THE CONQUERORS OF CENTRAL AMERICA, I

With all these obstacles which Nature seemed to have rejoiced in placing in Balboa's path, there was yet another no less formidable, and this was the resistance which the savage inhabitants of this inhospitable shore would offer to his progress. Balboa set out without caring for the risk he ran in the event of the guides and native auxiliaries proving faithless; he was escorted by a thousand Indians as porters, and accompanied by a troop of those terrible bloodhounds which had acquired the taste for human flesh in Hispaniola.

Of the tribes that he met with on his route, some fled into the mountains carrying their provisions with them, and others, taking advantage of the difficulties the land presented, tried to fight. Balboa marching in the midst of his men, never sparing himself, sharing in their privations and rousing their courage, which would have failed more than once, was able to inspire them with so much enthusiasm for the object that was before them, that after twenty-five days of marching and fighting, they could see from the top of a mountain that vast Pacific Ocean, of which, four days later, Balboa, his drawn sword in one hand and the banner of Castille in the other, took possession in the name of the King of Spain. The part of the Pacific Ocean which he had reached is situated to the east of Panama, and still bears the name of the Gulf of San Miguel, given to it by Balboa. The information he obtained from the neighbouring caciques, whom he subjugated by force of arms, and from whom he obtained a considerable booty, agreed in every particular with what he had heard before he set out.

A vast empire lay to the south, they said, "so rich in gold, that even the commonest instruments were made of it," where the domestic animals were llamas that had been tamed and trained to carry heavy burdens, and whose appearance in the native drawings resembled that of the camel. These interesting details, and the great quantity of pearls offered to Balboa, confirmed him in his idea, that he must have reached the Asiatic countries described by Marco Polo, and that he could not be far from the empire of Cipango or Japan, of which the Venetian traveller had described the marvellous riches which were perpetually dazzling the eyes of these avaricious adventurers.

Balboa discovering the Pacific Ocean
Balboa discovering the Pacific Ocean.

Balboa several times crossed the Isthmus of Darien, and always in some fresh direction. Humboldt might well say that this country was better known in the beginning of the sixteenth century than in his own day. Beyond this Balboa had launched some vessels built under his orders on the newly-discovered ocean, and he was preparing a formidable armament, with which he hoped to conquer Peru, when he was odiously and judicially murdered by the orders of Pedrarias Davila, the governor of Darien, who was jealous of the reputation Balboa had already gained, and of the glory which would doubtless recompense his bravery if he carried out the expedition which he had arranged. Thus the conquest of Peru was retarded by at least twenty-five years, owing to the culpable jealousy of a man whose name has acquired, by Balboa's assassination, almost as wretched a celebrity as that of Erostratus.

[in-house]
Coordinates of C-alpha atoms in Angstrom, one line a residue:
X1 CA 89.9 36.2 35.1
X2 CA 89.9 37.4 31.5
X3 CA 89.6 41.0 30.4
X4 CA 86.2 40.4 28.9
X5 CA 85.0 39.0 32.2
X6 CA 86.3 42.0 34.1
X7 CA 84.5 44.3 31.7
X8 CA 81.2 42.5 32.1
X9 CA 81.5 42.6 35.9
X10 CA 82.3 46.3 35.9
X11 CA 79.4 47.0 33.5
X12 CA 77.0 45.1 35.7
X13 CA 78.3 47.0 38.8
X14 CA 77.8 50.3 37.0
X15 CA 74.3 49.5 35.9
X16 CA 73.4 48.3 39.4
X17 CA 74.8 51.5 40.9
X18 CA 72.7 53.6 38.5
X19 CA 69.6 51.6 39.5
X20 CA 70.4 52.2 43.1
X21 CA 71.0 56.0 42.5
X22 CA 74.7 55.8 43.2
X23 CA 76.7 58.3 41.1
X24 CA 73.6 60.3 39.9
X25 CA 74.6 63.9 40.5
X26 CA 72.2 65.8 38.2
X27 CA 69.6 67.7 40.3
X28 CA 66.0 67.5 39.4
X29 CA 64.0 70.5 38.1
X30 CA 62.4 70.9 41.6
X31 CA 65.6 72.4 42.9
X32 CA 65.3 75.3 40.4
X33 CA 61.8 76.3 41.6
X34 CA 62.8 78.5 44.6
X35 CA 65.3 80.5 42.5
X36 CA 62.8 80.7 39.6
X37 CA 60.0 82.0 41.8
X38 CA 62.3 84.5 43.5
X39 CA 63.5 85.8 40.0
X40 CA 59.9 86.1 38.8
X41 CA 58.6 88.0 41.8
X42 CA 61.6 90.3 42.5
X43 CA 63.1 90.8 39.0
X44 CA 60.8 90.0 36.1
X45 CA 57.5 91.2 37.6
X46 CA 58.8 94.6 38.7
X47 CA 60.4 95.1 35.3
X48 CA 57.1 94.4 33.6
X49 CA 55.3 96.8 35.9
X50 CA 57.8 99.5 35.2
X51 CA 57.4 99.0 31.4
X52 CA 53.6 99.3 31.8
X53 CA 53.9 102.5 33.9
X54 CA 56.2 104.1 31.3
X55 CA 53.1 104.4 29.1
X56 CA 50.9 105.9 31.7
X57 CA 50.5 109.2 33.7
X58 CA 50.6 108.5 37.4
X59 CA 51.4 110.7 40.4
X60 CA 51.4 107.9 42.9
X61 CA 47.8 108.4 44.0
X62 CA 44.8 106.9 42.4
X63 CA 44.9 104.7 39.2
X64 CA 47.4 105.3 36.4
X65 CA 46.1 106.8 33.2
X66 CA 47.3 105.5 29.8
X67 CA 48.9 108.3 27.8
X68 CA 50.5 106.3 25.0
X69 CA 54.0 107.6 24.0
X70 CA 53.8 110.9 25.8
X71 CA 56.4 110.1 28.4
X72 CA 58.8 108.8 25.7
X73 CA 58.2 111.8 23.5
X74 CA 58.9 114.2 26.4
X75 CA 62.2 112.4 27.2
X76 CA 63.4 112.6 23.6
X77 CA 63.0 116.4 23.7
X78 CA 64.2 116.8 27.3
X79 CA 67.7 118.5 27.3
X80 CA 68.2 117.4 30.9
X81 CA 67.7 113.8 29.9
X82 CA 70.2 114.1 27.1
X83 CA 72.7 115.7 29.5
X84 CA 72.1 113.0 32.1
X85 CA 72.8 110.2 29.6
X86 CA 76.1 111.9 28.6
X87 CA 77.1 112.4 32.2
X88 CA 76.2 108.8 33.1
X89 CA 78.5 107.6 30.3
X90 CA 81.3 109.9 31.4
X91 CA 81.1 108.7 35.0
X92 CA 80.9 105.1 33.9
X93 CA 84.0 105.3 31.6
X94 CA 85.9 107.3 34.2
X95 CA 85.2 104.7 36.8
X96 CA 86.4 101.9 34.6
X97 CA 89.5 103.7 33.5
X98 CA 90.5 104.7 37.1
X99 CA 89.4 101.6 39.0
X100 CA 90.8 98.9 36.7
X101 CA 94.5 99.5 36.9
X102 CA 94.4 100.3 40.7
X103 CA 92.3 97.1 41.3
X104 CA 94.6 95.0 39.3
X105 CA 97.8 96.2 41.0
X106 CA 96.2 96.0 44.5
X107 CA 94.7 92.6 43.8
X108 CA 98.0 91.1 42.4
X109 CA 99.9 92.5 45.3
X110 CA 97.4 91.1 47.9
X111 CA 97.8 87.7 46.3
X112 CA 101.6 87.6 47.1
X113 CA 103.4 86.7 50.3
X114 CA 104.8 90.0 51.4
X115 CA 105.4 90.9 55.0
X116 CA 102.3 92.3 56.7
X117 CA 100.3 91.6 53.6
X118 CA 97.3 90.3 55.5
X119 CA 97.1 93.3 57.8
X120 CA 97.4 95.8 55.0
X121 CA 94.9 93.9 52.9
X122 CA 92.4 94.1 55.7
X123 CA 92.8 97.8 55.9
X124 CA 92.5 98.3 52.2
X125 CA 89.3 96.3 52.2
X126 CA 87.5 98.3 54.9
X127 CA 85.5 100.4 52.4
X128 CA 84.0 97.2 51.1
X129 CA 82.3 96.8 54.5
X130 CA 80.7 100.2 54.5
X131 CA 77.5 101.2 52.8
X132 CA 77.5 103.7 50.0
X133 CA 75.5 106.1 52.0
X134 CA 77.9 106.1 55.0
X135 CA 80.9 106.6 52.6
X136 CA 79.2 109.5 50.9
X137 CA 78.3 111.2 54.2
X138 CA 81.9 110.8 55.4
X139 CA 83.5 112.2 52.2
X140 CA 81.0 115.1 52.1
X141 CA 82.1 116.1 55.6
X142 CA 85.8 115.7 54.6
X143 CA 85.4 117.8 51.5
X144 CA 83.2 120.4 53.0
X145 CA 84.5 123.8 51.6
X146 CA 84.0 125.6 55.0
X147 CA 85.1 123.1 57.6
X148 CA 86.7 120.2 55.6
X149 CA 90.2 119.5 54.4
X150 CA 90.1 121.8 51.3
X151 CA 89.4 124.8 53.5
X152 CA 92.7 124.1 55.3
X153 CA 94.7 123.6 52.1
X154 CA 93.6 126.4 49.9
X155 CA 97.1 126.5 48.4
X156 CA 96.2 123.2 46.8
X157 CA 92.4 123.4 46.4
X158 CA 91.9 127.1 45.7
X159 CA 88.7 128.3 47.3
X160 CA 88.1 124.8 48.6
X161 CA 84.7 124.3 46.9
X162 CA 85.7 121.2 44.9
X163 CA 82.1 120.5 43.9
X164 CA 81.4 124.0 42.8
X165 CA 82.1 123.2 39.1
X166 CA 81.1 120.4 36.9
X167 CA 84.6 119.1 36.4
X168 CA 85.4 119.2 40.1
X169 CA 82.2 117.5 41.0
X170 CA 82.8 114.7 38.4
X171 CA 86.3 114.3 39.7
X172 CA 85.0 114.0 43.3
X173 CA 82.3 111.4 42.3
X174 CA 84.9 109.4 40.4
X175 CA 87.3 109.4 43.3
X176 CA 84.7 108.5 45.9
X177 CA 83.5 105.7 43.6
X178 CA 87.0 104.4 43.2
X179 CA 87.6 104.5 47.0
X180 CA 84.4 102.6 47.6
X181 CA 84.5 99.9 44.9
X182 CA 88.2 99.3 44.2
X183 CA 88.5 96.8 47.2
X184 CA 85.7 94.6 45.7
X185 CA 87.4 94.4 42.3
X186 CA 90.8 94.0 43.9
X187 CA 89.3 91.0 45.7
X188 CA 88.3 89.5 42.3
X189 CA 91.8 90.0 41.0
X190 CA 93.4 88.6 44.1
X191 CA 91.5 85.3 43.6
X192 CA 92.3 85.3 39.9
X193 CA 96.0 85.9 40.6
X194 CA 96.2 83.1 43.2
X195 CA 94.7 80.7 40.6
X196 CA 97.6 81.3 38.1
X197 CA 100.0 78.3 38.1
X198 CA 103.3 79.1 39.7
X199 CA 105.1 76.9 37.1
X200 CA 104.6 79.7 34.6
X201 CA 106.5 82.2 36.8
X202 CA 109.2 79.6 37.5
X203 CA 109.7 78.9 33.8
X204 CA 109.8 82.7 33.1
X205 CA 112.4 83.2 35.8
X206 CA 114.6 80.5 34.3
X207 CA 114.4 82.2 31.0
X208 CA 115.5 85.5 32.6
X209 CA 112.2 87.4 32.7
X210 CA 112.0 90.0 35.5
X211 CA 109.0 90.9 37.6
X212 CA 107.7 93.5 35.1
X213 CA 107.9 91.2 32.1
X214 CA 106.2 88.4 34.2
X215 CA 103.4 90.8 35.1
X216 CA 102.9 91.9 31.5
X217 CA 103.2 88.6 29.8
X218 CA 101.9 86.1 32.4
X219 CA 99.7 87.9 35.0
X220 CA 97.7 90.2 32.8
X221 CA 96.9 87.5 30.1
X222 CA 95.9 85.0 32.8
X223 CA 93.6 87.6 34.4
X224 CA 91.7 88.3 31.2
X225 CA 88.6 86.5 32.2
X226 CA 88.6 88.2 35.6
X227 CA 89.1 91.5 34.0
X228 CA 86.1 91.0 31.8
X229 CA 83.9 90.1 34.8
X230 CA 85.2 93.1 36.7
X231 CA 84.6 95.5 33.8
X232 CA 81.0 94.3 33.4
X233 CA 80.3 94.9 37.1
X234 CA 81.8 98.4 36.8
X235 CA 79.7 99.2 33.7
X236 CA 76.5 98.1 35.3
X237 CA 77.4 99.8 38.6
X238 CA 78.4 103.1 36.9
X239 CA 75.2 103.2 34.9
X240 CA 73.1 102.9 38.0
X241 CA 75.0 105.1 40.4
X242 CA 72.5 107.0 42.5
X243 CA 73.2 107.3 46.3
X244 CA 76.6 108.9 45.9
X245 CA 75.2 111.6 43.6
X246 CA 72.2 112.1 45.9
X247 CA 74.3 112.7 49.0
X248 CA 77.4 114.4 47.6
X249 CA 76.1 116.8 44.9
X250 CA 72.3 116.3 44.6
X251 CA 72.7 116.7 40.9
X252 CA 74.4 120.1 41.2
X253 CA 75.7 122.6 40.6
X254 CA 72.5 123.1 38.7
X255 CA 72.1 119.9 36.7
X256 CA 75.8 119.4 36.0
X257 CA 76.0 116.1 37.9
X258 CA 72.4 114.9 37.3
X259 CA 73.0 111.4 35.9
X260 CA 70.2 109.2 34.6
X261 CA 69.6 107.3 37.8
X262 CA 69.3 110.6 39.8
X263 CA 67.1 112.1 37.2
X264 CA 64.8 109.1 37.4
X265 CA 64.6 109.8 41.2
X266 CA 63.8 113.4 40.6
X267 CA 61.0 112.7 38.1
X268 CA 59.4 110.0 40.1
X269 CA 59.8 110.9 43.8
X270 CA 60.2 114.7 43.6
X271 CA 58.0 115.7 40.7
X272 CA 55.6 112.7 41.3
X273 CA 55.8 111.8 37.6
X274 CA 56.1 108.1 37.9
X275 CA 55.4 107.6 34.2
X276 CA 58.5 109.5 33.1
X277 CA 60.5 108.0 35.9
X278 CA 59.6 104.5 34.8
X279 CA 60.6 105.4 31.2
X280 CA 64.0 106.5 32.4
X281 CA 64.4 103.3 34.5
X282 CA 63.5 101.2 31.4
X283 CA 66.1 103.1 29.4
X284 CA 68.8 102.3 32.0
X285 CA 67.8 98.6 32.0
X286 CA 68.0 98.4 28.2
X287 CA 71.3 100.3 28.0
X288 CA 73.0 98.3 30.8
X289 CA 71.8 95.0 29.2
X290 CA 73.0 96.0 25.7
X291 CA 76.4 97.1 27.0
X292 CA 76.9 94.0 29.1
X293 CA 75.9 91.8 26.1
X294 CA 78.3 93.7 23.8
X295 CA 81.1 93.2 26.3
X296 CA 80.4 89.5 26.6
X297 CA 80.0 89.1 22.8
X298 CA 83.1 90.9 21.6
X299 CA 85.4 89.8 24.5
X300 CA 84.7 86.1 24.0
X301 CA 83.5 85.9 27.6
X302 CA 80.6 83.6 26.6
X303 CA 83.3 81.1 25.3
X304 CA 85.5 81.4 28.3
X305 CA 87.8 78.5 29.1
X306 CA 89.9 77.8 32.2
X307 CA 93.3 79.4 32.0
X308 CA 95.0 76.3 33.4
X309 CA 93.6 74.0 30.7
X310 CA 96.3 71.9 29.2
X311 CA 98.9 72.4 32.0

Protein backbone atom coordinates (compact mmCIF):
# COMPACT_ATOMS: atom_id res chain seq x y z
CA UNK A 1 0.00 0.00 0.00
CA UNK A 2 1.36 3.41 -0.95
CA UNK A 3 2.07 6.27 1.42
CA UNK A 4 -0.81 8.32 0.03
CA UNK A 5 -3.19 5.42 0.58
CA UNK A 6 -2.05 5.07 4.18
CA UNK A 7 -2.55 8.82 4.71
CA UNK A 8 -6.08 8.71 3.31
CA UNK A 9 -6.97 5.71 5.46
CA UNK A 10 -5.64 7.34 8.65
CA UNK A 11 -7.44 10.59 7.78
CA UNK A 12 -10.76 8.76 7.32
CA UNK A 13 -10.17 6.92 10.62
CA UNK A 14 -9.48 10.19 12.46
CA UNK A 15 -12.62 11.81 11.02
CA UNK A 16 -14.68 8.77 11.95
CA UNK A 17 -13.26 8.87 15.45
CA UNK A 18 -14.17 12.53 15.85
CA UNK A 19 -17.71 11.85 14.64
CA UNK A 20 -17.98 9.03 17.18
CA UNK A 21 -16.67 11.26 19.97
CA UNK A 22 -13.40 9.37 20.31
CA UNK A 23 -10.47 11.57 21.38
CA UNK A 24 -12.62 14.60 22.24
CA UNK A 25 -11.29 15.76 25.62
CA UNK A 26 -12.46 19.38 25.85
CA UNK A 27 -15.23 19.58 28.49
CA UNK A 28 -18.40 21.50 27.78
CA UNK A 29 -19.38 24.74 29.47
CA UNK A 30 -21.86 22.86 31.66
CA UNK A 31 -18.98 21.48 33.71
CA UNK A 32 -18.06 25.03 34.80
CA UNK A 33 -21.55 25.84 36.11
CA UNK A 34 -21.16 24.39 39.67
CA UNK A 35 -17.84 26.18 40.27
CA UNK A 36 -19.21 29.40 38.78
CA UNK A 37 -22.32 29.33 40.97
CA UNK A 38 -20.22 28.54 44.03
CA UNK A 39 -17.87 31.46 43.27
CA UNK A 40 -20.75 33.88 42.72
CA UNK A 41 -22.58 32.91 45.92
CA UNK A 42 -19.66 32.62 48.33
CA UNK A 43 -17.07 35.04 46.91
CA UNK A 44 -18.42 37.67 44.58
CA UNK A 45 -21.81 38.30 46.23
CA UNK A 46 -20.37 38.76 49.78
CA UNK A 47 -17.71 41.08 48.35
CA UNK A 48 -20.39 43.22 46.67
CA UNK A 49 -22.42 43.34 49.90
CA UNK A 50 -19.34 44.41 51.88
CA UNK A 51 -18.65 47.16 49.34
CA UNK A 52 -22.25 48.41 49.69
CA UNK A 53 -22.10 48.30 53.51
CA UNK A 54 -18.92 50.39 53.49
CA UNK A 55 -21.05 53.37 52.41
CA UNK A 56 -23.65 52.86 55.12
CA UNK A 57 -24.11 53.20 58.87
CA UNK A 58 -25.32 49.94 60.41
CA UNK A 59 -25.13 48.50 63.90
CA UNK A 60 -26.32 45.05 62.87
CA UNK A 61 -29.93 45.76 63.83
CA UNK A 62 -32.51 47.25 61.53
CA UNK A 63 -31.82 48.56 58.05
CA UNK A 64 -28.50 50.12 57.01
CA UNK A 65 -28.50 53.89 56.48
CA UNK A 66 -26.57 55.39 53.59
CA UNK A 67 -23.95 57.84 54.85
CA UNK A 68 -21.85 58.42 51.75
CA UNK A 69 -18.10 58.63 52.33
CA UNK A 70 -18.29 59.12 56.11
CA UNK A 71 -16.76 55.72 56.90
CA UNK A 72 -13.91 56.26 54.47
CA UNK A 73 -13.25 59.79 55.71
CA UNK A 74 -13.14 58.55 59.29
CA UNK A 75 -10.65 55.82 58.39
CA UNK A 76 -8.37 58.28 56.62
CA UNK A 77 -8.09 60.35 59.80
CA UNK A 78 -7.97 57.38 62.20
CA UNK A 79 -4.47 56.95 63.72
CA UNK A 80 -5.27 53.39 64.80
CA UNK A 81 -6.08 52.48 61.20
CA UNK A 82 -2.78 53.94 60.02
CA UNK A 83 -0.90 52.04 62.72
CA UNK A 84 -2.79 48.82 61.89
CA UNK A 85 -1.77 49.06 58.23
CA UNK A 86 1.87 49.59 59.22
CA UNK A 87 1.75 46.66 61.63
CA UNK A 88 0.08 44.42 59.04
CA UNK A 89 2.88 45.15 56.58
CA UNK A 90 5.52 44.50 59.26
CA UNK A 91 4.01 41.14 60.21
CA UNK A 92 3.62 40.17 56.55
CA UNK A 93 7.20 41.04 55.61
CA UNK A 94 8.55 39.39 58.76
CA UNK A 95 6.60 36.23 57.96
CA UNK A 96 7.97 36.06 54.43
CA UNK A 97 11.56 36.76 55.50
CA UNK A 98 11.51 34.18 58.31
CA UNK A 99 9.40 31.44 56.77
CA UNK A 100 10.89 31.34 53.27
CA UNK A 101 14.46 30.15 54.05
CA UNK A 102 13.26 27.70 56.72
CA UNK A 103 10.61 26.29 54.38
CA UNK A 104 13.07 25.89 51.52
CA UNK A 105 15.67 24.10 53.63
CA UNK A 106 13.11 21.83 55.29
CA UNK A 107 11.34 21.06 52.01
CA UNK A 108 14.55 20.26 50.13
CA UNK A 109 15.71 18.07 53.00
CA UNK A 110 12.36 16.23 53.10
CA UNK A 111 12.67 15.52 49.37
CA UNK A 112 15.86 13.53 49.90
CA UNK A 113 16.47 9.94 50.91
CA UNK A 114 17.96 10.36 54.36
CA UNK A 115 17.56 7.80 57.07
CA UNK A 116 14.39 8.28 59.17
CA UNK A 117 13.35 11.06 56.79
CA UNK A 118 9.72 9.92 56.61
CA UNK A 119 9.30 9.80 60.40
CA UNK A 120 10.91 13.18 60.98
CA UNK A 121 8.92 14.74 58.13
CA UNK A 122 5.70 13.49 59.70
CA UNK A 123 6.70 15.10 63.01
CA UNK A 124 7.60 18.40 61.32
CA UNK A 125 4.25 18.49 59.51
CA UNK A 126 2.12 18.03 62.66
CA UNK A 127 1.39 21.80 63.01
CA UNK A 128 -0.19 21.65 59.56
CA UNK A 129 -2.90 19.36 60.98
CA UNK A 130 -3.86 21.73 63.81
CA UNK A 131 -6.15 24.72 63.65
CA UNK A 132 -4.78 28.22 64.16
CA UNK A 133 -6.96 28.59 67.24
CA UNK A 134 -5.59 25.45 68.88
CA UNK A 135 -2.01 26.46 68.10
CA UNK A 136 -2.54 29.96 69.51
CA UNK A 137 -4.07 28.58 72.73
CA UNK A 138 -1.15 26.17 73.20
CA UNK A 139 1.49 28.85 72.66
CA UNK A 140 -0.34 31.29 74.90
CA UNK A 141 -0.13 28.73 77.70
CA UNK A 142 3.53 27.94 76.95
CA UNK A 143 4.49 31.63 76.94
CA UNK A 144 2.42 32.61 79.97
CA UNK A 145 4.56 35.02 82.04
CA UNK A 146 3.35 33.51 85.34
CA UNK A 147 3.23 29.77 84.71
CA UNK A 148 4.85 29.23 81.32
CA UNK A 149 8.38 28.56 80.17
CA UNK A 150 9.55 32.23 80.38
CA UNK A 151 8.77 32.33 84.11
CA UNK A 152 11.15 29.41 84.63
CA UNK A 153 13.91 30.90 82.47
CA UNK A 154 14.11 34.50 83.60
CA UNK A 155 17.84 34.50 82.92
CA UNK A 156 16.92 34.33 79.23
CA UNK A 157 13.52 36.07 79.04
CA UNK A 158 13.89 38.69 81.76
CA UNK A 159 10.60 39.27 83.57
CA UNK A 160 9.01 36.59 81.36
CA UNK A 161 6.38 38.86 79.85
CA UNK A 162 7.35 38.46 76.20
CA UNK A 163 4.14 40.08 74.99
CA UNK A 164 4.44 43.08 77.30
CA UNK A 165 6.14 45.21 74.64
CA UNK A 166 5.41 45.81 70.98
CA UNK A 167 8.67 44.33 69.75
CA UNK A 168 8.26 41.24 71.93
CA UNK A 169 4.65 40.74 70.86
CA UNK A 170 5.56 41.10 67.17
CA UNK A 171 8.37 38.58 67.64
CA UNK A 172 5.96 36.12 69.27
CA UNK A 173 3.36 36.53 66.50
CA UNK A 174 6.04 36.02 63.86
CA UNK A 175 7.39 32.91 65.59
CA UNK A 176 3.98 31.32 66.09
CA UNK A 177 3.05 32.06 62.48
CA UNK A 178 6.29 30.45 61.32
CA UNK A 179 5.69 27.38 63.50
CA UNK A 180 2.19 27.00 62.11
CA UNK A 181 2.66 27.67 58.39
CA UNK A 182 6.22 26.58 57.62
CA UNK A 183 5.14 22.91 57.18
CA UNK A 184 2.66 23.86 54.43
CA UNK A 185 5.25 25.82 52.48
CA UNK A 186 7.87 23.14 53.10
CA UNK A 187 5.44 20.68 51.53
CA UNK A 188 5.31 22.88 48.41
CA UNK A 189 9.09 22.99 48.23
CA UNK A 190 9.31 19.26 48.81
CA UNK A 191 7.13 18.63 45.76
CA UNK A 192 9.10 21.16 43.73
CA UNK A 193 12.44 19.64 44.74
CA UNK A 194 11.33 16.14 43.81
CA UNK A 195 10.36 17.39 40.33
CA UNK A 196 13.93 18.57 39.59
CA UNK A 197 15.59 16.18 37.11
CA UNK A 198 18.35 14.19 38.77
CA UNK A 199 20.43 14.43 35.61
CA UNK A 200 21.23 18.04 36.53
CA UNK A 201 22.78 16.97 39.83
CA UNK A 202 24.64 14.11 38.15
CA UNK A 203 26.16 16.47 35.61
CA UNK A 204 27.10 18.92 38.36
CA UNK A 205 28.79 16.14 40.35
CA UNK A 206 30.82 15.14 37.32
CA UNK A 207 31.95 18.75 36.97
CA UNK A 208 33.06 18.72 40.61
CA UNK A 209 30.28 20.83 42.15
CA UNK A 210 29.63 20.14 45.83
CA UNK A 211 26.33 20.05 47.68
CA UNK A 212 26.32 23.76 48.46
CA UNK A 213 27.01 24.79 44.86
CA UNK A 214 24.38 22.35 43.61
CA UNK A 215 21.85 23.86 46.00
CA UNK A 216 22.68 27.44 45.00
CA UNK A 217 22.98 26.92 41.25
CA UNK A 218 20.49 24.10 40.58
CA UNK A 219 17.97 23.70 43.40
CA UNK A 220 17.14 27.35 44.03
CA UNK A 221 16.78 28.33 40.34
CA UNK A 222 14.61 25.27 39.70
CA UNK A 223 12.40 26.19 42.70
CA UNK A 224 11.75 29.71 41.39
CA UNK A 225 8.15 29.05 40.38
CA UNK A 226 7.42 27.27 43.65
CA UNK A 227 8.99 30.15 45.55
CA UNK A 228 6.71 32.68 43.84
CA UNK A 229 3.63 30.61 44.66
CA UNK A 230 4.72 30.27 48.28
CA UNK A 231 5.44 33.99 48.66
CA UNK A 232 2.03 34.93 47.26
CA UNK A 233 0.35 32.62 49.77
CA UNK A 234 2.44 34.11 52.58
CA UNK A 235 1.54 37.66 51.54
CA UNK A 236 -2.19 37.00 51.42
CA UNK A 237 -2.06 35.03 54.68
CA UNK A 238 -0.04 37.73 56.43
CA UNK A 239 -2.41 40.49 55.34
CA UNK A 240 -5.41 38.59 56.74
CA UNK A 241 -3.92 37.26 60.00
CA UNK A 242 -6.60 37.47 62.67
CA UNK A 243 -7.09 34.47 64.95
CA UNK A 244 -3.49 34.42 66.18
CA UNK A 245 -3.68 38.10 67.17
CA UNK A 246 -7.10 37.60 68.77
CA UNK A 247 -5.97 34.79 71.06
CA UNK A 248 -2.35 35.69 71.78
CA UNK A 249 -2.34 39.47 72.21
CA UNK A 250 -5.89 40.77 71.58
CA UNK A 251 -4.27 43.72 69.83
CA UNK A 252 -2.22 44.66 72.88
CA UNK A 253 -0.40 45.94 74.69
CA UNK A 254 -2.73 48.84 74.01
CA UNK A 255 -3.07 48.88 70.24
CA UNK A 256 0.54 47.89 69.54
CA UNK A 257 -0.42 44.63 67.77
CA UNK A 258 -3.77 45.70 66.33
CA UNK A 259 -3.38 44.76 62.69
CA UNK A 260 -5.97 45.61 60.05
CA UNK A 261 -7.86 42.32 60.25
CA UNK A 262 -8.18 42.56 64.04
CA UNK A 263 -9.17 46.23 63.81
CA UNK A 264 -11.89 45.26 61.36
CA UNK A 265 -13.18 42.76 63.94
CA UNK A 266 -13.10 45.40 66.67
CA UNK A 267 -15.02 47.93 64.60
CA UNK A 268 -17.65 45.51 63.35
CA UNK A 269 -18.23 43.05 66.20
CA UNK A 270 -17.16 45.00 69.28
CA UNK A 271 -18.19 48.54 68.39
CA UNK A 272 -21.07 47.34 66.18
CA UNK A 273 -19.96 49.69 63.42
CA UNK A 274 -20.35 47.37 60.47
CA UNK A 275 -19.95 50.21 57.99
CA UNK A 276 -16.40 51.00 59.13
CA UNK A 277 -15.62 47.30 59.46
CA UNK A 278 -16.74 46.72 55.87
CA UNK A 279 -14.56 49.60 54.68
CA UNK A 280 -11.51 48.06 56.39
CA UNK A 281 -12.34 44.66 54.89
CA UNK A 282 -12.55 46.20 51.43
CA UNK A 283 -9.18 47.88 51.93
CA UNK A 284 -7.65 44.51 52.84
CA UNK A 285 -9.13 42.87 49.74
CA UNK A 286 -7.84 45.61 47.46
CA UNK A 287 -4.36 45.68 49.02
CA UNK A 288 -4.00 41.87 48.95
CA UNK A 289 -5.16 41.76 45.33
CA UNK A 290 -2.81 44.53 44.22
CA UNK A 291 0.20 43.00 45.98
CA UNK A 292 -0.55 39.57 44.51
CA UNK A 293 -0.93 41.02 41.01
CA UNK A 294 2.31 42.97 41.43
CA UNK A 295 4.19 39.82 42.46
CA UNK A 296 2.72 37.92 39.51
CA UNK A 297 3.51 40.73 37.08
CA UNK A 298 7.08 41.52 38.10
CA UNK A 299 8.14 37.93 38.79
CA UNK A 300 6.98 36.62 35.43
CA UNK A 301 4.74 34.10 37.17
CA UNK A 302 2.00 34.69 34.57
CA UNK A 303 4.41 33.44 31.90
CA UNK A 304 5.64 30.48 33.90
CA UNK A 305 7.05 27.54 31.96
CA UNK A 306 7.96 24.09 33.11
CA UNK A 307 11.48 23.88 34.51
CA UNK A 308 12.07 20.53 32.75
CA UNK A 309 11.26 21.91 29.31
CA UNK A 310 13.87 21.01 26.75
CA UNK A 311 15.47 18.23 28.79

If we owe to Balboa the first authentic documents regarding Peru, another explorer was destined to furnish some not less important touching that vast Mexican Empire, which had extended its sway over almost the whole of Central America. In 1518, Juan de Grijalva had been placed in command of a flotilla, consisting of four vessels, armed by Diego Velasquez, the conqueror of Cuba, which were destined to collect information upon Yucatan, sighted the year before by Hernandez de Cordova. Grijalva, accompanied by the pilot Alaminos, who had made the voyage to Florida with Ponce de Leon, had two hundred men under his command; amongst the volunteers was Bernal Diaz del Castillo, the clever author of a very interesting history of the conquest of Mexico, from which we shall borrow freely.

After thirteen days' sailing, Grijalva reached the Island of Cozumel on the coast of Yucatan, doubled the Cape of Cotoche, and entered the Bay of Campeachy. He disembarked on the 10th of May at Potonchan, of which the inhabitants defended the town and citadel vigorously, in spite of their astonishment at the vessels, which they took for some kind of marine monsters, and their fear of the pale-faced men who hurled thunderbolts. Fifty-seven Spaniards were killed in the engagement, and many were wounded. This warm reception did not encourage Grijalva to make any long stay amongst this warlike people. He set sail again after anchoring for four days, took a westerly course along the coast of Mexico, and on the 19th of May entered a river named by the natives the Tabasco, where he soon found himself surrounded by a fleet of fifty native boats filled with warriors ready for the conflict, but thanks to Grijalva's prudence and the amicable demonstrations which he made, peace was not disturbed.

"We made them understand," writes Bernal Diaz, "that we were the subjects of a powerful emperor called Don Carlos, and that it would be greatly to their advantage if they also would acknowledge him as their master. They replied that they had a sovereign already, and were at a loss to understand why we, who had only just arrived, and who knew so little of them, should offer them another king." This reply was scarcely that of a savage!